- Immigrant Visa Applicants already issued an Immigrant Visa at the consular post.
- Immigrant Visa Holders or Applicants with a travel document such as a transportation letter, boarding foil, or advance parole document.
Will the Suspension Proclamation affect Nonimmigrant Visas at Consular Posts? No… but, there is a notice that within 30 days of April 23 (May 23), the Secretary of Labor and the Secretary of Homeland Security will review nonimmigrant visa programs and recommend measures to stimulate the U.S. economy and ensure the prioritization, hiring, and employment of U.S. workers.
Since nonimmigrant consular services are not currently addressed by the Suspension Proclamation and consular appointments for nonimmigrant visas are practically impossible to schedule over the next 60 days, applicants needing nonimmigrant visas will often be forced to apply to extend or change their nonimmigrant status in the U.S. with U.S. Citizenship and Immigration Services and face the increasing number of Requests for Evidence (RFEs), even in simple extension cases with the same employer, in addition to facing long wait times due to the current suspension of premium processing. – Stuck between a rock and a hard place comes to mind.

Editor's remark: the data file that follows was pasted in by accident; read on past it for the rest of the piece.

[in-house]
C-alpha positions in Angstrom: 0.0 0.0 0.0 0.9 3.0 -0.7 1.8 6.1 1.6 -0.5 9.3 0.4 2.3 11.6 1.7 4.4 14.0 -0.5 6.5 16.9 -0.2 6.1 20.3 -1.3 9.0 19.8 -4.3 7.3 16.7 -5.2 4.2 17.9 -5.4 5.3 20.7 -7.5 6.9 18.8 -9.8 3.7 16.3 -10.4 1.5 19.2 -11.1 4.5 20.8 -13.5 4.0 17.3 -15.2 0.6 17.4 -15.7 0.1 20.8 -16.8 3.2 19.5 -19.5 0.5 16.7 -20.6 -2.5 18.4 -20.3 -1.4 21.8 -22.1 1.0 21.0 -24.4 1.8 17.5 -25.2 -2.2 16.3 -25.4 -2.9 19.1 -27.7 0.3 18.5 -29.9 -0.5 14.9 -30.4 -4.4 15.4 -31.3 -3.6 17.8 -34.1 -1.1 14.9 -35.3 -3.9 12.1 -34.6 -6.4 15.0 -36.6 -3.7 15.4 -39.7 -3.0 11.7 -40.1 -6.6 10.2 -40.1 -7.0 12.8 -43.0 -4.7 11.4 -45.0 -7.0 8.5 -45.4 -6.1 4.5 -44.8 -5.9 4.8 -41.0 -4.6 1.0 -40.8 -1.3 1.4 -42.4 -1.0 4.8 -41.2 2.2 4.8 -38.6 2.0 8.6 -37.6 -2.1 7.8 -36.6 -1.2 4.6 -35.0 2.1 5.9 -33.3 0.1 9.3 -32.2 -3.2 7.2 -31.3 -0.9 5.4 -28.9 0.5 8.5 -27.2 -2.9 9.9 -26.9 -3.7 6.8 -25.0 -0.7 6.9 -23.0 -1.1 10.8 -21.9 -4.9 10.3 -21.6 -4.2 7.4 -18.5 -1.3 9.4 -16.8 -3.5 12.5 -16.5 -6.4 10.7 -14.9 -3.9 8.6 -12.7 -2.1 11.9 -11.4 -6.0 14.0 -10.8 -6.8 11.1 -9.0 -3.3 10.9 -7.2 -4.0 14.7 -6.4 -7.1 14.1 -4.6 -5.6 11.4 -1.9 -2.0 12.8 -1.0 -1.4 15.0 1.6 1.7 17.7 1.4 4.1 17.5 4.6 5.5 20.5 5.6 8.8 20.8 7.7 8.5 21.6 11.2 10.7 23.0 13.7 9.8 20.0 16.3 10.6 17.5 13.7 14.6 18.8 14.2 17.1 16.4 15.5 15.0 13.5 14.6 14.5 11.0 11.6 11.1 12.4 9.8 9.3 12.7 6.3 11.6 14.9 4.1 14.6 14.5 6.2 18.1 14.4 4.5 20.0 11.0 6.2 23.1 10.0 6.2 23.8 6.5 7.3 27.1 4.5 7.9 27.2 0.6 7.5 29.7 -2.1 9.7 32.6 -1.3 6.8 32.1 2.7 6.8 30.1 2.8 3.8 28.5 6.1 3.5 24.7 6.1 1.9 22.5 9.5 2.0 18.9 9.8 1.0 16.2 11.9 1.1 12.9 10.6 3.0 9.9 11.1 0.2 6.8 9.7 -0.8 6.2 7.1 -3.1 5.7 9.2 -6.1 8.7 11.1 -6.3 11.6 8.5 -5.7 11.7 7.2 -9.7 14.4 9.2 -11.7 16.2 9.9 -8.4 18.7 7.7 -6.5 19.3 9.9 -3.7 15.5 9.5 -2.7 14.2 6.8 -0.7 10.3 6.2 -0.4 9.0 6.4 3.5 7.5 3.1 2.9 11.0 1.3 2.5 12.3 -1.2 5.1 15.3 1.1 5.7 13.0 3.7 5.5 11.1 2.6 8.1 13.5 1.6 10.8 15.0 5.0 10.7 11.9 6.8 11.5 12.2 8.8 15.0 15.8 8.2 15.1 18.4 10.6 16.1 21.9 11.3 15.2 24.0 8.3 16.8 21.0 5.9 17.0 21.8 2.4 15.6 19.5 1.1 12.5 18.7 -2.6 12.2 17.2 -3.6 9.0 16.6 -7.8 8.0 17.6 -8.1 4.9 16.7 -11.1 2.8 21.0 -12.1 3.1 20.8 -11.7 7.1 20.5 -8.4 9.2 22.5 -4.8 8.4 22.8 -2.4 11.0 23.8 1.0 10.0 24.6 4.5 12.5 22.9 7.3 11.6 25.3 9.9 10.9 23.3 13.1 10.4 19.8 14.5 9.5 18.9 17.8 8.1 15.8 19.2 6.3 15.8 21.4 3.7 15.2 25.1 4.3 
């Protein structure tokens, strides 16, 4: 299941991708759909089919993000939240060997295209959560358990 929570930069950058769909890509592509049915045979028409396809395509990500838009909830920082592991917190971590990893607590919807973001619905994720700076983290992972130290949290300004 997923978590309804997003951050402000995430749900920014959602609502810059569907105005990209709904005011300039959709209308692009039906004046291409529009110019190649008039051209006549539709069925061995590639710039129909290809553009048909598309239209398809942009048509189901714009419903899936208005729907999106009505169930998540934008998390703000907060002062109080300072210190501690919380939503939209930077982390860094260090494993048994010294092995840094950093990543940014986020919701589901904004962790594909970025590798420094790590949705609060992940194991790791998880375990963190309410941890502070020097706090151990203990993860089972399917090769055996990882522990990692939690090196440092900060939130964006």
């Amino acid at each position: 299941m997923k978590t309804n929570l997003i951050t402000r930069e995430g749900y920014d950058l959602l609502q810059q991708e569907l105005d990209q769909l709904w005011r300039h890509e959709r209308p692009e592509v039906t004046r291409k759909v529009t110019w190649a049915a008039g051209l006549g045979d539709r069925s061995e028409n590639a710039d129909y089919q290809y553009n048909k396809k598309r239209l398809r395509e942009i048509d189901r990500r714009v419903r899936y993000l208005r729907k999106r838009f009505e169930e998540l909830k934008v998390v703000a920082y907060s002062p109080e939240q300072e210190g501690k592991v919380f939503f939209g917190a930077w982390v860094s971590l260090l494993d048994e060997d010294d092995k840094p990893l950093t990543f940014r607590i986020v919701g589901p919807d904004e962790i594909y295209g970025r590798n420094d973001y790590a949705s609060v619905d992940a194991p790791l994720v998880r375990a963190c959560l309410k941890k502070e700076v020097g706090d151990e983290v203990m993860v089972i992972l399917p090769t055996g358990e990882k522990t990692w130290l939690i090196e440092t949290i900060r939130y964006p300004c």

About the Author:
Kathleen Campbell Walker is a member of Dickinson Wright PLLC and serves as a co-chair of the Immigration Practice Group. She is a former national president and general counsel of the American Immigration Lawyers Association (AILA) and is Board Certified in Immigration and Nationality Law by the Texas Board of Legal Specialization. She serves on the AILA Board of Governors. In 2014, she received the AILA Founder’s Award, which is awarded from time to time to the person or entity, who has had the most substantial impact on the field of immigration law or policy in the preceding period (established 1950). She has testified several times before Congress on matters of immigration policy and border security.